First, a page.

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In his interview with Katie Couric this week, Speaker Ryan laid out his problems with the status quo on poverty and his different vision.

What’s going on?

“There are a lot of people hurting in America. The promise of this country isn’t something people see for themselves. There are generations and communities where people don’t believe that this American idea is there for them. If the American idea is not there for everybody, it’s not there at all.”

But I thought we waged a War on Poverty.

“What we’ve done over the last 50 years in this War on Poverty is we’ve treated symptoms. We’ve made poverty easier to tolerate, better to handle, but we haven’t gone after the root cause of poverty to break the cycle of poverty. We have to go after root causes, not focus on inputs. Not focus on how much money we’re spending or how many programs we’re creating in Washington. . . .

“This is what we’ve done through the War on Poverty. We said, ‘This is Washington’s. ‘We’ll take care of it from here. Pay your taxes, Mr. and Mrs. America. Don’t worry about poverty. It’s not your problem to solve. We’ll handle it in Washington.’ Then Washington came up with this alphabet soup of programs, spent trillions of dollars on it.”

Did we win?

“We barely moved the needle. If you want to declare the end of the War on Poverty, it’s a stale mate because we still have the same kind of poverty rates we had when we started. We have 46 million people in poverty.”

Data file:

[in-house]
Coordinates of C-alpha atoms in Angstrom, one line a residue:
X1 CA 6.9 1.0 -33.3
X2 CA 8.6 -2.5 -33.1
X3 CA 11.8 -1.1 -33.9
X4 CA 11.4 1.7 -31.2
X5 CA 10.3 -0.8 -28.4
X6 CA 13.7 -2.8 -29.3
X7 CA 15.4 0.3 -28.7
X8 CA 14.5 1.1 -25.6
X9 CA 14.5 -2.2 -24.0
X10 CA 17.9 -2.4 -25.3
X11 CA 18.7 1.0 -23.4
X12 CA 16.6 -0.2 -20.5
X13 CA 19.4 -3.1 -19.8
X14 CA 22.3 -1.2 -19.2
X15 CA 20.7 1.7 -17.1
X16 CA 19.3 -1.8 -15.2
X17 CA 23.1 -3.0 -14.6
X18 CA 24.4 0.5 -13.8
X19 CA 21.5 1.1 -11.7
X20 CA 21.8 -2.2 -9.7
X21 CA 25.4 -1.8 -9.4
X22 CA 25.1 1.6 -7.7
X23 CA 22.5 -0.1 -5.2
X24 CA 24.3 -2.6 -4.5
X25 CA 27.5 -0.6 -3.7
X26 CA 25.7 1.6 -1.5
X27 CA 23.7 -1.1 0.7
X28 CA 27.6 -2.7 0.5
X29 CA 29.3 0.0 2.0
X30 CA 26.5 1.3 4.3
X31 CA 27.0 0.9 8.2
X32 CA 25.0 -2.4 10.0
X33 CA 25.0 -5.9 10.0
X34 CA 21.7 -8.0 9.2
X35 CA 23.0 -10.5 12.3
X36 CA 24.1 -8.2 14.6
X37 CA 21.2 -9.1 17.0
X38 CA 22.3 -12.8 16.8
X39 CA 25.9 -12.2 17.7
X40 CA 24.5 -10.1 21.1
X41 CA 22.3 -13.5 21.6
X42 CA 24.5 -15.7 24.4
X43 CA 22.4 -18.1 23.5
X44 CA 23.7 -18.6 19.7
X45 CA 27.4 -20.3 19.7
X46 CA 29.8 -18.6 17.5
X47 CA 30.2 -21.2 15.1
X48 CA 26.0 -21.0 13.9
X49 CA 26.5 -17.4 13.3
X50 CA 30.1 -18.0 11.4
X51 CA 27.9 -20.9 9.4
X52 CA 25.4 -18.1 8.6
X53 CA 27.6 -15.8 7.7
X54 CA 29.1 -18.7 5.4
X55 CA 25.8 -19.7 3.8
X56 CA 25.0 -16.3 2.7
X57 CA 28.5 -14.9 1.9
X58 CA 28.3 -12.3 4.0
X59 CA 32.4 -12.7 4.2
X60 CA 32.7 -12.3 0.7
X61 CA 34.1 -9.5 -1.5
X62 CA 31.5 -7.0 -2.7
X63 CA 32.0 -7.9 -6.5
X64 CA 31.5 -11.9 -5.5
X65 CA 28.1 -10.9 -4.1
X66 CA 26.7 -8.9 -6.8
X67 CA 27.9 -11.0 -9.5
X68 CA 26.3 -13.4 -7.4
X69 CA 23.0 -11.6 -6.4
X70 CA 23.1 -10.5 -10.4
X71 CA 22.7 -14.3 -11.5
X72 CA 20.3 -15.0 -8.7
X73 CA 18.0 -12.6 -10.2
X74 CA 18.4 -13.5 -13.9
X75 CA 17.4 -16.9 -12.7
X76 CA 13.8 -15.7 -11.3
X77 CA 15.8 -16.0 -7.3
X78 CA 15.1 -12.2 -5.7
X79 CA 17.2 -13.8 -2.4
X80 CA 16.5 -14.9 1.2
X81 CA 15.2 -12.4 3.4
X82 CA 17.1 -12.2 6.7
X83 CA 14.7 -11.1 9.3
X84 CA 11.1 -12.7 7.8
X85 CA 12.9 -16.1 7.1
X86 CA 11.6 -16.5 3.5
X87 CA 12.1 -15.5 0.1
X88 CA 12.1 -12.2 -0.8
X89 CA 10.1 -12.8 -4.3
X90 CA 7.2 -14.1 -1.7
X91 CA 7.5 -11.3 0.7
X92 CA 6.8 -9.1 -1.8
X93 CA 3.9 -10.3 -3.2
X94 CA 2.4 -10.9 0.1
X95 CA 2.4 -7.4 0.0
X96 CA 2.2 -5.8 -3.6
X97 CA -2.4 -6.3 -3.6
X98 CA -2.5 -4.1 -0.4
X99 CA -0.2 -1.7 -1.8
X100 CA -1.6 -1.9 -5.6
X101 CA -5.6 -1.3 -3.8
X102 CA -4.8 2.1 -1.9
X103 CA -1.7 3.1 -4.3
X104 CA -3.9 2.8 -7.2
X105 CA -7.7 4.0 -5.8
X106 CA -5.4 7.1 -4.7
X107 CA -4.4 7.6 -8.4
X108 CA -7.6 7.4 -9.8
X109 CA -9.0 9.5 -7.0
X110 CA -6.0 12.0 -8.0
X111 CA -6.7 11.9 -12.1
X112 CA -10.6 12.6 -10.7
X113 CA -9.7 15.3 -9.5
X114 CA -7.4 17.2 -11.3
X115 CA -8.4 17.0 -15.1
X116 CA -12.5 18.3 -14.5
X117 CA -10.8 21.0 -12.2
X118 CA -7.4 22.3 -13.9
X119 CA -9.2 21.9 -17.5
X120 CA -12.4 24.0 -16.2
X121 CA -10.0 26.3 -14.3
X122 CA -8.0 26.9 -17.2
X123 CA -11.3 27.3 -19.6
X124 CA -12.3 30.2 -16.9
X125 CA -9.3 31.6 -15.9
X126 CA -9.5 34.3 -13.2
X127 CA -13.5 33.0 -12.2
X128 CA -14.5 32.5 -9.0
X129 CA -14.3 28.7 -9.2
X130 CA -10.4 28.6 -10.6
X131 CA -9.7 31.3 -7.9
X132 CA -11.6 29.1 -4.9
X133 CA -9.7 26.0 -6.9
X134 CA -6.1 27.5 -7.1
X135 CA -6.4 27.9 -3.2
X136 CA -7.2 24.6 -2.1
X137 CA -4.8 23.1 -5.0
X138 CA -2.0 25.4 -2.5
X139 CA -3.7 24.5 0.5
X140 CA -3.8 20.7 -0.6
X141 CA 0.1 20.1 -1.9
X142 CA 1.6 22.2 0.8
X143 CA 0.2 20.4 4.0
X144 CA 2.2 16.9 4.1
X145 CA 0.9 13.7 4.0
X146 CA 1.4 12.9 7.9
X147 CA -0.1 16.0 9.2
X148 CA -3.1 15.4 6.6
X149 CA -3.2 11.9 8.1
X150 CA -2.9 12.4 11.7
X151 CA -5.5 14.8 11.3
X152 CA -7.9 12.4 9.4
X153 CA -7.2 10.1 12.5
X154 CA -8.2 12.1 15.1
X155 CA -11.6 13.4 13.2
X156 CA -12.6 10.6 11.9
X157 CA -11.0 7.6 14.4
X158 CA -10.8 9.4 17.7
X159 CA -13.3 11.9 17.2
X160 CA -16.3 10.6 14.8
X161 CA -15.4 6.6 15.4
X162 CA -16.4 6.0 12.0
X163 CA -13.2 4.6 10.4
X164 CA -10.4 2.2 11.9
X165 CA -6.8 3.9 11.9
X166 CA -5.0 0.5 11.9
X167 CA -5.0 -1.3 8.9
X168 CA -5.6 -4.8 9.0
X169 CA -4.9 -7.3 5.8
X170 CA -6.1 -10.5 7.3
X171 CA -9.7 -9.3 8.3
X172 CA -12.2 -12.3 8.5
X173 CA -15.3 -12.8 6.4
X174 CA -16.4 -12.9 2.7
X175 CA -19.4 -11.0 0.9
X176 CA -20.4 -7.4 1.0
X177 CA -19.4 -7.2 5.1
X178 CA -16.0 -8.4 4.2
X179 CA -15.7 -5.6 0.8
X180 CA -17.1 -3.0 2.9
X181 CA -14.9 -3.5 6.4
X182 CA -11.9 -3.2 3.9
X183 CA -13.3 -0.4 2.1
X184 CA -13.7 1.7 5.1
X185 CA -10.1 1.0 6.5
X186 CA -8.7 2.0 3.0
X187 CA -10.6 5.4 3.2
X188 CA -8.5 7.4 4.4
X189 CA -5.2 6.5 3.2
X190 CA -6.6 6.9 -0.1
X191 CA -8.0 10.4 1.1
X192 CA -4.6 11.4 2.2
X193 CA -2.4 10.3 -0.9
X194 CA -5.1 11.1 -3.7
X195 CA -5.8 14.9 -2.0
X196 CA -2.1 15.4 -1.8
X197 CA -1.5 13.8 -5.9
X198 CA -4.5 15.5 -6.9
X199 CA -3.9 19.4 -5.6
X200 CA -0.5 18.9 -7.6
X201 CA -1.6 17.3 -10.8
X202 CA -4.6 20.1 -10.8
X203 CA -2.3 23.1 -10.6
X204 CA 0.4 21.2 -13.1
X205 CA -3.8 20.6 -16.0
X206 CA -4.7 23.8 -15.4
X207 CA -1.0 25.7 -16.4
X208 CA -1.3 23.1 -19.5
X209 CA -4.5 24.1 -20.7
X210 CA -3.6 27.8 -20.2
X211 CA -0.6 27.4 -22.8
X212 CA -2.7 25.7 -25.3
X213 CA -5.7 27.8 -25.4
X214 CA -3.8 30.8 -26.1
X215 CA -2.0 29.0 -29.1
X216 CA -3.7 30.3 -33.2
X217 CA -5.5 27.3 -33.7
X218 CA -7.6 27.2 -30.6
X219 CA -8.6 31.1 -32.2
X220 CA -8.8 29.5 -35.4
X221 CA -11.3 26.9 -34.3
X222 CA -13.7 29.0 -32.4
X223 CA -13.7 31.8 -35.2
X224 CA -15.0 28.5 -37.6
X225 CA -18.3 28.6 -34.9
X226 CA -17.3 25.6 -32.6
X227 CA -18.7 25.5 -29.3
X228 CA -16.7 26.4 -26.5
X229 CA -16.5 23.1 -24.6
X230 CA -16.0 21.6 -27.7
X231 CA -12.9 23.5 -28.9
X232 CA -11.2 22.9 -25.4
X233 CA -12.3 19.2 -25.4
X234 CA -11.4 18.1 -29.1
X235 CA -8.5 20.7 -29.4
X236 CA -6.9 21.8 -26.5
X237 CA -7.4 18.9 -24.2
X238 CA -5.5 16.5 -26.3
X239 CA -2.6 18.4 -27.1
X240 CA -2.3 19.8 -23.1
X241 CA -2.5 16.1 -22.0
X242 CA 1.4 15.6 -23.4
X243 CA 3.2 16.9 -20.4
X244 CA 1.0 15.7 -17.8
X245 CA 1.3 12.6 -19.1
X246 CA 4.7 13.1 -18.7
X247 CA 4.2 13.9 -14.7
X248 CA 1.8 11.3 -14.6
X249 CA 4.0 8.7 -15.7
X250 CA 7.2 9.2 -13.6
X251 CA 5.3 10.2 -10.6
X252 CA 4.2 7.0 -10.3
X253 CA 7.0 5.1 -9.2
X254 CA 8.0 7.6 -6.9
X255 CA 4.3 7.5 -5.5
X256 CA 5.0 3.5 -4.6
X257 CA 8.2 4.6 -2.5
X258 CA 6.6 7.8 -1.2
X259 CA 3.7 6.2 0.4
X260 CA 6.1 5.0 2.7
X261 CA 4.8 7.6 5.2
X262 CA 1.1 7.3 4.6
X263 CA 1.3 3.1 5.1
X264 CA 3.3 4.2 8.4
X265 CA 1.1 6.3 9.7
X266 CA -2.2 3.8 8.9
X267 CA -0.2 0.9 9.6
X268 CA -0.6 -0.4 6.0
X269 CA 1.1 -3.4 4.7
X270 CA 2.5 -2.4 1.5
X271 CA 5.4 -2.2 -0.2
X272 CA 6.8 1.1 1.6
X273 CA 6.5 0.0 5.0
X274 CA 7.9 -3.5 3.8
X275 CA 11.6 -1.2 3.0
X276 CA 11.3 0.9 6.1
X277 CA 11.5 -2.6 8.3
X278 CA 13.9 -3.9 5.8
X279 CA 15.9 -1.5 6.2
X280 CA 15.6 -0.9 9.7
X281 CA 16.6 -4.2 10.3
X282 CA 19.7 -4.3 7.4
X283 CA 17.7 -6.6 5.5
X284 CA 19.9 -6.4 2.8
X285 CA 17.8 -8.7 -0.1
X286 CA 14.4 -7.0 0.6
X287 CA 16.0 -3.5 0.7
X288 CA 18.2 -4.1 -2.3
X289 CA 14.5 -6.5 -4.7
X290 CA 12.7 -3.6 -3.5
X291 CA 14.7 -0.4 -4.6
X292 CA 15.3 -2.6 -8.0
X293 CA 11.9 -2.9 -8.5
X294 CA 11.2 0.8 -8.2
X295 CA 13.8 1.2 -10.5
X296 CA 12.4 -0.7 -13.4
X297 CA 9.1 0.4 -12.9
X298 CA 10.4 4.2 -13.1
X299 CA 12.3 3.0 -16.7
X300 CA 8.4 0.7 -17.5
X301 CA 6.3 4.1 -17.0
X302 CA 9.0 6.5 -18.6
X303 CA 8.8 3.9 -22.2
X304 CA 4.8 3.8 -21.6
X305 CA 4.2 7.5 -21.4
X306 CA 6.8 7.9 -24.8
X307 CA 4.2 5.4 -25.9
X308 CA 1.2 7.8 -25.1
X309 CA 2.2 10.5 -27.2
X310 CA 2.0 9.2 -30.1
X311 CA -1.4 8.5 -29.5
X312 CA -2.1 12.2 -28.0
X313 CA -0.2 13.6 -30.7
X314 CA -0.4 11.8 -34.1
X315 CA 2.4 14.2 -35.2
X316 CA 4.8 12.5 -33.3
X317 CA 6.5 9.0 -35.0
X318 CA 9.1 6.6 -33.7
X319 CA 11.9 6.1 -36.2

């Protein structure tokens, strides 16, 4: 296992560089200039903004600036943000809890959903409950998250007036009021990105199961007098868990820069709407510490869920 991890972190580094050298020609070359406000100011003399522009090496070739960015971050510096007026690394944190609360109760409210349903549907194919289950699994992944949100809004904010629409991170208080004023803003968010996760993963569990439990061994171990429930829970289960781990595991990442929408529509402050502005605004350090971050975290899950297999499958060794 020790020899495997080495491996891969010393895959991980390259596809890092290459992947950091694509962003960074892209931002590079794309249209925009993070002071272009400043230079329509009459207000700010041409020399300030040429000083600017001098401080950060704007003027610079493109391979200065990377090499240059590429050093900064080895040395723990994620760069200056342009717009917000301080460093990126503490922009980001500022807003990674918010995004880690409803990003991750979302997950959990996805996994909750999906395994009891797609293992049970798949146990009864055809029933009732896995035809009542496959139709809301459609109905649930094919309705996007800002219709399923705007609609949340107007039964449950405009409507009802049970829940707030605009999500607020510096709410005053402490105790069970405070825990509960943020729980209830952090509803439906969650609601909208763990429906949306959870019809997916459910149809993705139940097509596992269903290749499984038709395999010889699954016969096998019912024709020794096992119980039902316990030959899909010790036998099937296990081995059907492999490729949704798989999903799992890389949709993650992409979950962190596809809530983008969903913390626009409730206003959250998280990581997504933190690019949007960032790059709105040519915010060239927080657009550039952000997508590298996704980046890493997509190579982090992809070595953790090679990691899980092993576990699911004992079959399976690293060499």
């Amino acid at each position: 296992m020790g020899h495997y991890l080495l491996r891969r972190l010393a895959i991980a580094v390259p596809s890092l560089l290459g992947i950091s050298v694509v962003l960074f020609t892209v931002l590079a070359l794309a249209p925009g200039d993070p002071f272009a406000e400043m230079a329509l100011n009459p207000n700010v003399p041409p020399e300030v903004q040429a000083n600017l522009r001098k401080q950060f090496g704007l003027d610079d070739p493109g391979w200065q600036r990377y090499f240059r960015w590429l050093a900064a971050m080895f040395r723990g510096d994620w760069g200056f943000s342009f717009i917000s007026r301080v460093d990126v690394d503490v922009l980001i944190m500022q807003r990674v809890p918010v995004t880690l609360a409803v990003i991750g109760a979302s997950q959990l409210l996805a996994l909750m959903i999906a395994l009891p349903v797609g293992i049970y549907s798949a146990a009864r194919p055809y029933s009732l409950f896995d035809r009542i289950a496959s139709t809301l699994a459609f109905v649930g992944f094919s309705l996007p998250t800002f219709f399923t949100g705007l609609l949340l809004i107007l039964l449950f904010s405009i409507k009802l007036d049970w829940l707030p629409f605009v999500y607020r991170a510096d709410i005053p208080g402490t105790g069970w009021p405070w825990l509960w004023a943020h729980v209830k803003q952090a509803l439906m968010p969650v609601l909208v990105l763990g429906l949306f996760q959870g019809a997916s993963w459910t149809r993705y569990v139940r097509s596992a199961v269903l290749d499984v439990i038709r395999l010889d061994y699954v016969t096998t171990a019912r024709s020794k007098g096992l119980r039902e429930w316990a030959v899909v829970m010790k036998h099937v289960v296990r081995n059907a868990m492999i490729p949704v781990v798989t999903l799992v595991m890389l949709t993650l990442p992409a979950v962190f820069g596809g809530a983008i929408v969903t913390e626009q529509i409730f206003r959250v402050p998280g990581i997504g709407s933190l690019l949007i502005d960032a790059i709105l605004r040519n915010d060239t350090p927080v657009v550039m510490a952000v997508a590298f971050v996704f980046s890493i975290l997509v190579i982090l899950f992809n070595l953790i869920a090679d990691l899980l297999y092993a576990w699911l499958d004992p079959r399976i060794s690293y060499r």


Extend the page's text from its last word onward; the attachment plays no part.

What should Washington do differently?

“Let’s listen to people who are actually showing successful ways and remedies of fighting poverty . . . This should be about what works and what doesn’t work. . .There are issues and examples all over this country of people making a difference. That’s what we should get behind. Unfortunately I think our approach at the federal government has been to displace these things. I think we need to rethink the way we attack poverty.”

So Republicans are going to put forward ideas on poverty?

“This is a party that has ideas on fighting poverty . . . I believe fundamentally that we can offer better ideas as conservatives by applying our principles to the problem of poverty to showing better solutions.”